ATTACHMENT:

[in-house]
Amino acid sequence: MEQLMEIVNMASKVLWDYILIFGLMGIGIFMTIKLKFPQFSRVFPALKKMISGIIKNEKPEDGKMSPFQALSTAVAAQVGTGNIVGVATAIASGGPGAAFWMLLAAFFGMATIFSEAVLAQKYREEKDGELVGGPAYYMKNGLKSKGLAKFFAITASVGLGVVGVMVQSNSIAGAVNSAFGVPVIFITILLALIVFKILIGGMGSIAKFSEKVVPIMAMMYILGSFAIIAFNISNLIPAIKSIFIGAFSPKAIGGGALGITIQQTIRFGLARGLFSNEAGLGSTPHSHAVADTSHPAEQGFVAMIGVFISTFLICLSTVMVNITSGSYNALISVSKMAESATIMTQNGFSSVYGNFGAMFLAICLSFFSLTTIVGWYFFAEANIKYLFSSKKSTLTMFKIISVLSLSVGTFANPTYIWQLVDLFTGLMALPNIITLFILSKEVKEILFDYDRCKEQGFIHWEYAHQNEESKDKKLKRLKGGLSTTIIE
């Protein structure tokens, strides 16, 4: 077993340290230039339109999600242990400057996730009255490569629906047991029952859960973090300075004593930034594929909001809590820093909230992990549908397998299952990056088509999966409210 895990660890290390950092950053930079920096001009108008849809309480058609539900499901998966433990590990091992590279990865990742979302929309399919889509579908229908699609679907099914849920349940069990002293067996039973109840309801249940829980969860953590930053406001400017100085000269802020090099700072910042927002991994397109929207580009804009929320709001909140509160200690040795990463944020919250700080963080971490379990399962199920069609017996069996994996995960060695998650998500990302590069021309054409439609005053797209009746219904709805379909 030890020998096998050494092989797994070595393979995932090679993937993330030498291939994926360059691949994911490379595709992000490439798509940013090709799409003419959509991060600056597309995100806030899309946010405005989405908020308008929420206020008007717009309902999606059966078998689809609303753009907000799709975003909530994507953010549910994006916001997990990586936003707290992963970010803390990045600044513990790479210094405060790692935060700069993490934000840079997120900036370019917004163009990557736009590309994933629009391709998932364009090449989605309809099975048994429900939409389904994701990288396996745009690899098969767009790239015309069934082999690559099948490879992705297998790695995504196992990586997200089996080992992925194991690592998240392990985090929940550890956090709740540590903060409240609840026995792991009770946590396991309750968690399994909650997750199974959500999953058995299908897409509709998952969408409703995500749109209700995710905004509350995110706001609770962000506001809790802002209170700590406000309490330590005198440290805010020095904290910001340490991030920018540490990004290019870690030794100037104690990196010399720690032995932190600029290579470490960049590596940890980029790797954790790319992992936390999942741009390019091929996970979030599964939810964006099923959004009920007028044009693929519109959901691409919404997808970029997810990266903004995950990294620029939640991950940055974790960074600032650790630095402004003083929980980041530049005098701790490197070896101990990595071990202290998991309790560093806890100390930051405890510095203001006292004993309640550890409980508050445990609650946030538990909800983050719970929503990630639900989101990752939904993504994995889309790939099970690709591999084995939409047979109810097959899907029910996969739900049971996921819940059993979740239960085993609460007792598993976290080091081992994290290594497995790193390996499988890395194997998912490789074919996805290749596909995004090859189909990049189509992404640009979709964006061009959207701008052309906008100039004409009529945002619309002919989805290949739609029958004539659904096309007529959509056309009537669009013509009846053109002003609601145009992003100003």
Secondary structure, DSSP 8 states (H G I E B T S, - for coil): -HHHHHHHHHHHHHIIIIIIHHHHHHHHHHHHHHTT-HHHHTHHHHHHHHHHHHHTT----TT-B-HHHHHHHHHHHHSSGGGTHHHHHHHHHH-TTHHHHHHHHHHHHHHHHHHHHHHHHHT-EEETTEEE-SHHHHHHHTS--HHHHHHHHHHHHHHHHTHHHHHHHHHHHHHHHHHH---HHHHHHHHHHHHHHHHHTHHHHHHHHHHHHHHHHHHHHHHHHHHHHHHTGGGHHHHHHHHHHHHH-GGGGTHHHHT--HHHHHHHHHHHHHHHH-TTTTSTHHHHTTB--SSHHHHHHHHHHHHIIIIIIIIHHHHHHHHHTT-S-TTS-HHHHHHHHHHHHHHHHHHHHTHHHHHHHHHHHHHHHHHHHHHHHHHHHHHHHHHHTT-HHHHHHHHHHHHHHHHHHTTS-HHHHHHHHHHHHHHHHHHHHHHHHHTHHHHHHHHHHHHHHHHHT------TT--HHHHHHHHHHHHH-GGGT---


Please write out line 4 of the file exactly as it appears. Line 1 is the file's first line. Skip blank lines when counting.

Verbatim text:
Secondary structure, DSSP 8 states (H G I E B T S, - for coil): -HHHHHHHHHHHHHIIIIIIHHHHHHHHHHHHHHTT-HHHHTHHHHHHHHHHHHHTT----TT-B-HHHHHHHHHHHHSSGGGTHHHHHHHHHH-TTHHHHHHHHHHHHHHHHHHHHHHHHHT-EEETTEEE-SHHHHHHHTS--HHHHHHHHHHHHHHHHTHHHHHHHHHHHHHHHHHH---HHHHHHHHHHHHHHHHHTHHHHHHHHHHHHHHHHHHHHHHHHHHHHHHTGGGHHHHHHHHHHHHH-GGGGTHHHHT--HHHHHHHHHHHHHHHH-TTTTSTHHHHTTB--SSHHHHHHHHHHHHIIIIIIIIHHHHHHHHHTT-S-TTS-HHHHHHHHHHHHHHHHHHHHTHHHHHHHHHHHHHHHHHHHHHHHHHHHHHHHHHHTT-HHHHHHHHHHHHHHHHHHTTS-HHHHHHHHHHHHHHHHHHHHHHHHHTHHHHHHHHHHHHHHHHHT------TT--HHHHHHHHHHHHH-GGGT---